· Downtown Tour
· Chapel Bridge
· Spreuer Bridge
· Musegg Wall
· Lion Monument
· Jesuit Church
· Hof Church
· Franciscan Church
· Paulus Church
· Bourbaki Panorama
· Wooden Houses
· Pius Church
The Jesuit order, founded by Ignatius of Loyola in 1534, served as papal elite troops in the spiritual fight against protestantism. The Swiss Reformation, conducted by reformators Zwingli in Zurich and Calvin in Geneva divided Switzerland and left Lucerne as the only major Swiss city to stay with the traditional catholic beliefs. The program of the catholic Counter Reformation, as laid out on the Council of Trent (1545-1563), did not really take up any theological arguments of the reformators, but rather concentrated on organizational reforms, especially on better education.
In this context, the Jesuits were called in to Lucerne by the city council in 1573 to establish a college. Ludwig Pfyffer, mayor of Lucerne, offered annual financial support to the Jesuits out of his private funds. The Jesuit College of Lucerne was established in 1577 in Ritter Palace, a building originally erected in 1557 as a residence for mayor Lux Ritter (today Ritter Palace serves as the seat of the cantonal administration). The college grew fast and had 300 to 400 students betwenn 1650 and 1700.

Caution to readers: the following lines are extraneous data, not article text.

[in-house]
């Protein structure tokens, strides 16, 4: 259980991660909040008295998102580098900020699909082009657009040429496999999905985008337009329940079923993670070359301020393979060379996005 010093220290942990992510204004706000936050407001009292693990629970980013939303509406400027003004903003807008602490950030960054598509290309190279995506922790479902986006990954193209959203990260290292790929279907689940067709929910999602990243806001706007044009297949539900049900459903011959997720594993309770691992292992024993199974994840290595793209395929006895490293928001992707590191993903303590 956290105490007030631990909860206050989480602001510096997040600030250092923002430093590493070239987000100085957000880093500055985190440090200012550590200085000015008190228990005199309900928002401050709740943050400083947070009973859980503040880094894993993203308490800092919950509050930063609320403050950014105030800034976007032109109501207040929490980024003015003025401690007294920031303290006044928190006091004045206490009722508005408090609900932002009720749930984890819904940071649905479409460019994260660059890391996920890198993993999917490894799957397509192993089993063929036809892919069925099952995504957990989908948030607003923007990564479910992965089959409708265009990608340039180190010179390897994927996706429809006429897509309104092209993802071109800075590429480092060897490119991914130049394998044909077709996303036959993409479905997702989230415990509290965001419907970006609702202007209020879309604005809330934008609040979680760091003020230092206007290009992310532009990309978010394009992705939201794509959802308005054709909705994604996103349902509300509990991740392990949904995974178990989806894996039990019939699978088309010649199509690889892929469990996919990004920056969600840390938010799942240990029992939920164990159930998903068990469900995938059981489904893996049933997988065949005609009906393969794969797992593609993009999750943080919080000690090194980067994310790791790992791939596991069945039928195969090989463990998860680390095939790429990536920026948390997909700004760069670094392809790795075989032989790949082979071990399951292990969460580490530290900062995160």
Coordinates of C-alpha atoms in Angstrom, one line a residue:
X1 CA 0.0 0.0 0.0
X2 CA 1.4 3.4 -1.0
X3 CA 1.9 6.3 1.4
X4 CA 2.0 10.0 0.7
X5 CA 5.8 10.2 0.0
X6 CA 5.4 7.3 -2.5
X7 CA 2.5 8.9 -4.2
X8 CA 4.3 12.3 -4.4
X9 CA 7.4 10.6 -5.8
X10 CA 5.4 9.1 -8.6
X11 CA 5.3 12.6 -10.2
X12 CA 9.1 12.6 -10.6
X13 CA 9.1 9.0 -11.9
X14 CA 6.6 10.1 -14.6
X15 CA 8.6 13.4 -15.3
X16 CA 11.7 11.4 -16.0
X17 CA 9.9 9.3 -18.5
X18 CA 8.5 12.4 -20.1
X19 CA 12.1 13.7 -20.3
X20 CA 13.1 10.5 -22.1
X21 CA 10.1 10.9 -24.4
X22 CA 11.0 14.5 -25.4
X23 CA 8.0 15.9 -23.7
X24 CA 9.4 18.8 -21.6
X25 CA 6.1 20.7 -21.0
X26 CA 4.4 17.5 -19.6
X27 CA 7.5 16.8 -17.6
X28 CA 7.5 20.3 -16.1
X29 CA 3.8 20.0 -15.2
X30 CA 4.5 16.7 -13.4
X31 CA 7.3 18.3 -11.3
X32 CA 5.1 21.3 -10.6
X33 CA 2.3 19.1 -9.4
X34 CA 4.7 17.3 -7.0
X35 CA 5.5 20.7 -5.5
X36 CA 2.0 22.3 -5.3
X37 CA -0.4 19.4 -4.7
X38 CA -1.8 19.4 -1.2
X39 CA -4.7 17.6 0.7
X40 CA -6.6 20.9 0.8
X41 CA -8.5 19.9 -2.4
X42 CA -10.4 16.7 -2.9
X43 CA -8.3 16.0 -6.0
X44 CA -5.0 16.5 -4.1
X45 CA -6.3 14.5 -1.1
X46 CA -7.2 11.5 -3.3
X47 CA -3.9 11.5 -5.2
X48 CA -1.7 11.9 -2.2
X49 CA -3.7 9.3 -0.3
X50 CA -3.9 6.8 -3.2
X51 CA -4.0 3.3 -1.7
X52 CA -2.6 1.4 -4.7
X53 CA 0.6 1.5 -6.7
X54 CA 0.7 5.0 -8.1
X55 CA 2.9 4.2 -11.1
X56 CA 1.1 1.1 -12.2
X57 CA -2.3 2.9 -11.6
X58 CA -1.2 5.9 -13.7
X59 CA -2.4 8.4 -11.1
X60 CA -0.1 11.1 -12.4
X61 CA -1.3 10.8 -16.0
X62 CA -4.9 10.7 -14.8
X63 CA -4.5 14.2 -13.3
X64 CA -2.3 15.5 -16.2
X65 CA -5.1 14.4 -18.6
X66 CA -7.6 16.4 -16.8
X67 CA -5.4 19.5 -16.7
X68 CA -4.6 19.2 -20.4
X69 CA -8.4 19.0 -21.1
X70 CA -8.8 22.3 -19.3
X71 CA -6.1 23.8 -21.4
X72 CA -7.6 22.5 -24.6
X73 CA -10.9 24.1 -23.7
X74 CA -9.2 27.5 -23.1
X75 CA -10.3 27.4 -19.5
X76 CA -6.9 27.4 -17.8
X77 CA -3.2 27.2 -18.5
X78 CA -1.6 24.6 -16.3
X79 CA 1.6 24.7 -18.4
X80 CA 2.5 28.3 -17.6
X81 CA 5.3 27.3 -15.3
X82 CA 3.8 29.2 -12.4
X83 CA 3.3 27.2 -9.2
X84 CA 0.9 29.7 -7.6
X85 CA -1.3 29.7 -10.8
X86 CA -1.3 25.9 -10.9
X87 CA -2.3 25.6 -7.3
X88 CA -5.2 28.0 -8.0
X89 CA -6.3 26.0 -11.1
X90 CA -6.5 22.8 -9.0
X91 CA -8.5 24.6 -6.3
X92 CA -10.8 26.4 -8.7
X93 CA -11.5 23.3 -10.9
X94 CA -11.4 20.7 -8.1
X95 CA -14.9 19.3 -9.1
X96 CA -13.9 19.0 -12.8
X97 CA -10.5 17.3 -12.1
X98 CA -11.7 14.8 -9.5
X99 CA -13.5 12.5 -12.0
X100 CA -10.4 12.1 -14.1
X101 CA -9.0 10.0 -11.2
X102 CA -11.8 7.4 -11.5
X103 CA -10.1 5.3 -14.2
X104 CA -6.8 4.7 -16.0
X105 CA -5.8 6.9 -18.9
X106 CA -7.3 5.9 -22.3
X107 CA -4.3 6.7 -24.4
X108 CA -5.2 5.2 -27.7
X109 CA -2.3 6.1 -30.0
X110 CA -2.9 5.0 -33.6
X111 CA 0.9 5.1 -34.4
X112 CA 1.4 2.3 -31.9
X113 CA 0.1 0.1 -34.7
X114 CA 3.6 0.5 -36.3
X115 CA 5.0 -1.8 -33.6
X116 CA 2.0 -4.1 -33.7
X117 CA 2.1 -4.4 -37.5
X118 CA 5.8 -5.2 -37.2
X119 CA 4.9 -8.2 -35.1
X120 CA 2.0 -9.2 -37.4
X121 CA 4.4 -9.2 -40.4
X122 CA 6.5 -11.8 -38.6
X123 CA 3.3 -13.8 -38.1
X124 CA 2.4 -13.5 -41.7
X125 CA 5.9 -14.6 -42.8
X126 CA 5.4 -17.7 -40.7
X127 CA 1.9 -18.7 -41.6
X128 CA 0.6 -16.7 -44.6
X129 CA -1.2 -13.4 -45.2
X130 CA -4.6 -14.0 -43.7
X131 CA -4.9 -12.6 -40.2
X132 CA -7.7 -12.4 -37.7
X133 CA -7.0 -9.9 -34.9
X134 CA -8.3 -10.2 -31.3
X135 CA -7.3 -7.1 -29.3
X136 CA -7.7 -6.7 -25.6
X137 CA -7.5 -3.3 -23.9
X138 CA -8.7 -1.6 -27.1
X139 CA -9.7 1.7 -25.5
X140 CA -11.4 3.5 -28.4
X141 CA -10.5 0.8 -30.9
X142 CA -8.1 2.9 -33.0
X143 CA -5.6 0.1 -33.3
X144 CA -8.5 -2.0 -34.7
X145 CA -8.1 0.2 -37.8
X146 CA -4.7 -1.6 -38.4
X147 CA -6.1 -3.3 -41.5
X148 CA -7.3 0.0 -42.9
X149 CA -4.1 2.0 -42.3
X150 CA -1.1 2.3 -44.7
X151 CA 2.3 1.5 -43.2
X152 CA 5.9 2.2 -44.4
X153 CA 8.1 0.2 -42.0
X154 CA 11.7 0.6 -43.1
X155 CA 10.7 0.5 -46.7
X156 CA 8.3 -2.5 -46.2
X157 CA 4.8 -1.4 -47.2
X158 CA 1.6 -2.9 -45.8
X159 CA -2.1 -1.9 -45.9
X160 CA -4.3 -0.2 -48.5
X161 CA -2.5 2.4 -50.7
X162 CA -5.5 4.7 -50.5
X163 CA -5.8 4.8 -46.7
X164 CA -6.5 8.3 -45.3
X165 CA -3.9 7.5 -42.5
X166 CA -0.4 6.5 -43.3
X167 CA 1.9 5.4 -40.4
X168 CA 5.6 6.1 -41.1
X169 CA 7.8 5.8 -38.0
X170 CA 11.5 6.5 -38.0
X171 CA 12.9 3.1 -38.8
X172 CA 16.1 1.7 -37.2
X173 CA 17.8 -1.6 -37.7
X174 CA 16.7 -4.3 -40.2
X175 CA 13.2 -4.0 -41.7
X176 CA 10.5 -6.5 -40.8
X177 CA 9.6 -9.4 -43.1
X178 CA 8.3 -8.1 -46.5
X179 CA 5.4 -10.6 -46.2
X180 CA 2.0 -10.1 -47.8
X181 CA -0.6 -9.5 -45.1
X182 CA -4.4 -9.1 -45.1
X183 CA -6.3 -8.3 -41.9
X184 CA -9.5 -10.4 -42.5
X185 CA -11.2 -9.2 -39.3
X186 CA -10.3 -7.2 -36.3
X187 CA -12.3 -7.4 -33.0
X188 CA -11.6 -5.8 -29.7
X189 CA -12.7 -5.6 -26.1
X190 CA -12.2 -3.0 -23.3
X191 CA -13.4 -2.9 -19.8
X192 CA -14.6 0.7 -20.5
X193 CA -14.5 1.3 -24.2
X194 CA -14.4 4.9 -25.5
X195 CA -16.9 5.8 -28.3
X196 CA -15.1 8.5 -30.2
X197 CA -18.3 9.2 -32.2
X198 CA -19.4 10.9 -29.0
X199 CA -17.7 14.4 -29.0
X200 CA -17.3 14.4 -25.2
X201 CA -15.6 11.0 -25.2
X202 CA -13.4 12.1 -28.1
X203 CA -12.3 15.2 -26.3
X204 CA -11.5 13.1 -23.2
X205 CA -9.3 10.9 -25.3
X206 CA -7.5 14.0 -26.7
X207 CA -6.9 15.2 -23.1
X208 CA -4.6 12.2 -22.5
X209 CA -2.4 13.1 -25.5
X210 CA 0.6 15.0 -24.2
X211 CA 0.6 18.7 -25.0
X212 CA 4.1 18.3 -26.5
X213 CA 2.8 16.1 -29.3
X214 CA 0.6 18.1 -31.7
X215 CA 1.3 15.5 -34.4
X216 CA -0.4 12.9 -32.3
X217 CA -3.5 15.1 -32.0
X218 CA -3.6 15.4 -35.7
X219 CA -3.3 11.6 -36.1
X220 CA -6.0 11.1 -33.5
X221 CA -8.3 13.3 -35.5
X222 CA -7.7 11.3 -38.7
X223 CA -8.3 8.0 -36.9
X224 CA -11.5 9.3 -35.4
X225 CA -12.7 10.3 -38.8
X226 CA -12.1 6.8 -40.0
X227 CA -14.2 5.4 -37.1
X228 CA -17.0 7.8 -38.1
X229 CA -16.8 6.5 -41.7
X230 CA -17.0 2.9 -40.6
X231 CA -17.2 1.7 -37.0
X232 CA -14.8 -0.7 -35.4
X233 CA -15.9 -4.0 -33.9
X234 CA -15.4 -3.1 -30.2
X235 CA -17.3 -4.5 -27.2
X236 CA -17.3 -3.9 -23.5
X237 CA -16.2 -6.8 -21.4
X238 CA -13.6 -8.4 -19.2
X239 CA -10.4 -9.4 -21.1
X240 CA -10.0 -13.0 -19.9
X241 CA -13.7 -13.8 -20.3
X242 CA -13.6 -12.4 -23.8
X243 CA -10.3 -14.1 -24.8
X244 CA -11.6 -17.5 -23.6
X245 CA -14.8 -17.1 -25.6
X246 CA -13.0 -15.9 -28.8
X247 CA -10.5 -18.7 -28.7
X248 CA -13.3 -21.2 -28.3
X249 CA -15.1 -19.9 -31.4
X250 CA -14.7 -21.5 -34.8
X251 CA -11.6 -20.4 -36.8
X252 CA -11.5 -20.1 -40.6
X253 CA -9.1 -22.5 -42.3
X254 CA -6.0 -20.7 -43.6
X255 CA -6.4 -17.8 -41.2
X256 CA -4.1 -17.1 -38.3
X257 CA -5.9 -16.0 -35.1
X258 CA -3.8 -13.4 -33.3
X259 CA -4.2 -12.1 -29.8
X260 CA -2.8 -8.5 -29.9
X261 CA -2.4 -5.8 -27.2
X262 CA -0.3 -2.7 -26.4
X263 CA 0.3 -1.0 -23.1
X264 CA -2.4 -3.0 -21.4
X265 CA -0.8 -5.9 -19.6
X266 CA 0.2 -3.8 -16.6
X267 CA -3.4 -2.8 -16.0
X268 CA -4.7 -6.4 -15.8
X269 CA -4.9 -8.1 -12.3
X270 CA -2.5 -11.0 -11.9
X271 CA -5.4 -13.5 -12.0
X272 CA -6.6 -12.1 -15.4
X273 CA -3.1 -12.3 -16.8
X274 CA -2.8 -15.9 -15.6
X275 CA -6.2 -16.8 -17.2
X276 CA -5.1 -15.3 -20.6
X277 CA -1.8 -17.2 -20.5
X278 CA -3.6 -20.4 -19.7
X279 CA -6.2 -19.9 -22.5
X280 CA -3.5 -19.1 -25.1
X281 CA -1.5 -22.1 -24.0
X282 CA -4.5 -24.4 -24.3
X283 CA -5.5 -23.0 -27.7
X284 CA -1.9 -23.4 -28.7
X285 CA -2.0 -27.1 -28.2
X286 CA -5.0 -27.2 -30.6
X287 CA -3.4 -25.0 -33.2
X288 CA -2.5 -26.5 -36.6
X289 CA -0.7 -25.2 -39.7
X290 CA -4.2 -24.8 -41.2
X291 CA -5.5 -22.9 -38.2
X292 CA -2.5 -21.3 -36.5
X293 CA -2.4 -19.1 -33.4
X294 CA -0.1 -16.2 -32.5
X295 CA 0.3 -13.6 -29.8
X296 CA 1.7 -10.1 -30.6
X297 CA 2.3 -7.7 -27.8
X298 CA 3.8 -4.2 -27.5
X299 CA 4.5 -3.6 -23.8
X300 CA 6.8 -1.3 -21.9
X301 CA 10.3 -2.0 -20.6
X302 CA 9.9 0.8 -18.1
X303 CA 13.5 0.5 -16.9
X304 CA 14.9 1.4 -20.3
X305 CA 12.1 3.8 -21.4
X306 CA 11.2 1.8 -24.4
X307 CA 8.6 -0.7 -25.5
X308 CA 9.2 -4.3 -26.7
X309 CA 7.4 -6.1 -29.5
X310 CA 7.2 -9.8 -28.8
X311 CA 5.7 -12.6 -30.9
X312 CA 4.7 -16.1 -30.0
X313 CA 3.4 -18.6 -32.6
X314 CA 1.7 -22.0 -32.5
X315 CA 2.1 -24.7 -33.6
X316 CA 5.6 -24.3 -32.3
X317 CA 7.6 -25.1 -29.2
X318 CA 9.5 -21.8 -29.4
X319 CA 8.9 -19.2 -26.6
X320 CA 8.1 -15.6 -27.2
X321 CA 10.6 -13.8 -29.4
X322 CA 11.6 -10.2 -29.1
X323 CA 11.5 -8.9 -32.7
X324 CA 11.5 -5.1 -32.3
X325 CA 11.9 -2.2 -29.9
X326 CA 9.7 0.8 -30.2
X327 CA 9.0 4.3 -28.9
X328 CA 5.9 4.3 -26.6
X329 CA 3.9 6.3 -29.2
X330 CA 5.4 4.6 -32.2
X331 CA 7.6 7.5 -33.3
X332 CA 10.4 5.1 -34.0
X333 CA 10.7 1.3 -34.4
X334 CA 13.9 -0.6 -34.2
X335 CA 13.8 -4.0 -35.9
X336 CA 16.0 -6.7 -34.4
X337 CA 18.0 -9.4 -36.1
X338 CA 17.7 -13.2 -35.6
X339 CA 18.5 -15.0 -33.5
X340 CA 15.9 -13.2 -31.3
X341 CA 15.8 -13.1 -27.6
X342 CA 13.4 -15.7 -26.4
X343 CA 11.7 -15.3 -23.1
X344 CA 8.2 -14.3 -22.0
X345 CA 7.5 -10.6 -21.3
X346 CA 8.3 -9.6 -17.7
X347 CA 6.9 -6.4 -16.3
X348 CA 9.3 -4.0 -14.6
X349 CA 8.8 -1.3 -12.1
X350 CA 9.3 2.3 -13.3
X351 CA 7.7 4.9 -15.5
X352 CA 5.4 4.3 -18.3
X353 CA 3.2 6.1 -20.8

First ideas to construct a proper church next to the Jesuit college go back to the 1630's, but only in December 1666 the cornerstone of Jesuit Church was laid, and the construction began in 1667. By 1673 the shell of the church and the main façade were completed. The church was consecrated in 1677, though the interior was not yet really finished. Several side altars were still missing and even the high altar was only erected four years later, due to financial problems. The onion topped towers were not completed until 1893. Lucerne's Jesuit Church is the first large baroque church in Switzerland.
Jesuit missionary Saint Francis Xavier
patron of Lucerne's Jesuit Church
Nave and high altar (marble stucco)
St. Aloysius reliquary (chased silver)
The prominent presentation of relics to spite the protestant iconoclasts is characteristic of the spirit of the catholic Counter Reformation.
Main organ, built by Swiss organ manufacturers Metzler in 1980-1982. The case was restored using parts from an older organ dating back to the 18th century. Jesuit Church is frequently used for organ recitals.
Glory of Saint Francis Xavier (painting on ceiling)
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